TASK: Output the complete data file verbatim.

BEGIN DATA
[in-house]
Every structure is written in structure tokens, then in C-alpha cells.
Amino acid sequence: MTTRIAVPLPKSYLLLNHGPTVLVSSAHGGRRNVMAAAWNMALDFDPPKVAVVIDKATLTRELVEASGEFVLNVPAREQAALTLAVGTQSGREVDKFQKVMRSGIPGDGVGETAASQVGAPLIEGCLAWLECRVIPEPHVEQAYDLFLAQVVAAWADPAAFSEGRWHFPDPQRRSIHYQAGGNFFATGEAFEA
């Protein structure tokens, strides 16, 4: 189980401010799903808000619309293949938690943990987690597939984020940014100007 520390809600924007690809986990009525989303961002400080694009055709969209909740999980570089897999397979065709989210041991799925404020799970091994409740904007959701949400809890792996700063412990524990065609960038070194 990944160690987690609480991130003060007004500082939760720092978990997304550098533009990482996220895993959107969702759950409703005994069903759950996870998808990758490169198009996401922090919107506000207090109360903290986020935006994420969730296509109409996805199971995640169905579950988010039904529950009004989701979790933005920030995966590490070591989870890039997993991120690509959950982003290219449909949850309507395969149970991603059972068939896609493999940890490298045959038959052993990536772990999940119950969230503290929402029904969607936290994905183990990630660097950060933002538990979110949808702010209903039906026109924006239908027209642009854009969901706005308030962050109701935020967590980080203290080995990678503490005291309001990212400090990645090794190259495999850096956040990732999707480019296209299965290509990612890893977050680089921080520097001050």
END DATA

[in-house]
Every structure is written in structure tokens, then in C-alpha cells.
Amino acid sequence: MTTRIAVPLPKSYLLLNHGPTVLVSSAHGGRRNVMAAAWNMALDFDPPKVAVVIDKATLTRELVEASGEFVLNVPAREQAALTLAVGTQSGREVDKFQKVMRSGIPGDGVGETAASQVGAPLIEGCLAWLECRVIPEPHVEQAYDLFLAQVVAAWADPAAFSEGRWHFPDPQRRSIHYQAGGNFFATGEAFEA
């Protein structure tokens, strides 16, 4: 189980401010799903808000619309293949938690943990987690597939984020940014100007 520390809600924007690809986990009525989303961002400080694009055709969209909740999980570089897999397979065709989210041991799925404020799970091994409740904007959701949400809890792996700063412990524990065609960038070194 990944160690987690609480991130003060007004500082939760720092978990997304550098533009990482996220895993959107969702759950409703005994069903759950996870998808990758490169198009996401922090919107506000207090109360903290986020935006994420969730296509109409996805199971995640169905579950988010039904529950009004989701979790933005920030995966590490070591989870890039997993991120690509959950982003290219449909949850309507395969149970991603059972068939896609493999940890490298045959038959052993990536772990999940119950969230503290929402029904969607936290994905183990990630660097950060933002538990979110949808702010209903039906026109924006239908027209642009854009969901706005308030962050109701935020967590980080203290080995990678503490005291309001990212400090990645090794190259495999850096956040990732999707480019296209299965290509990612890893977050680089921080520097001050």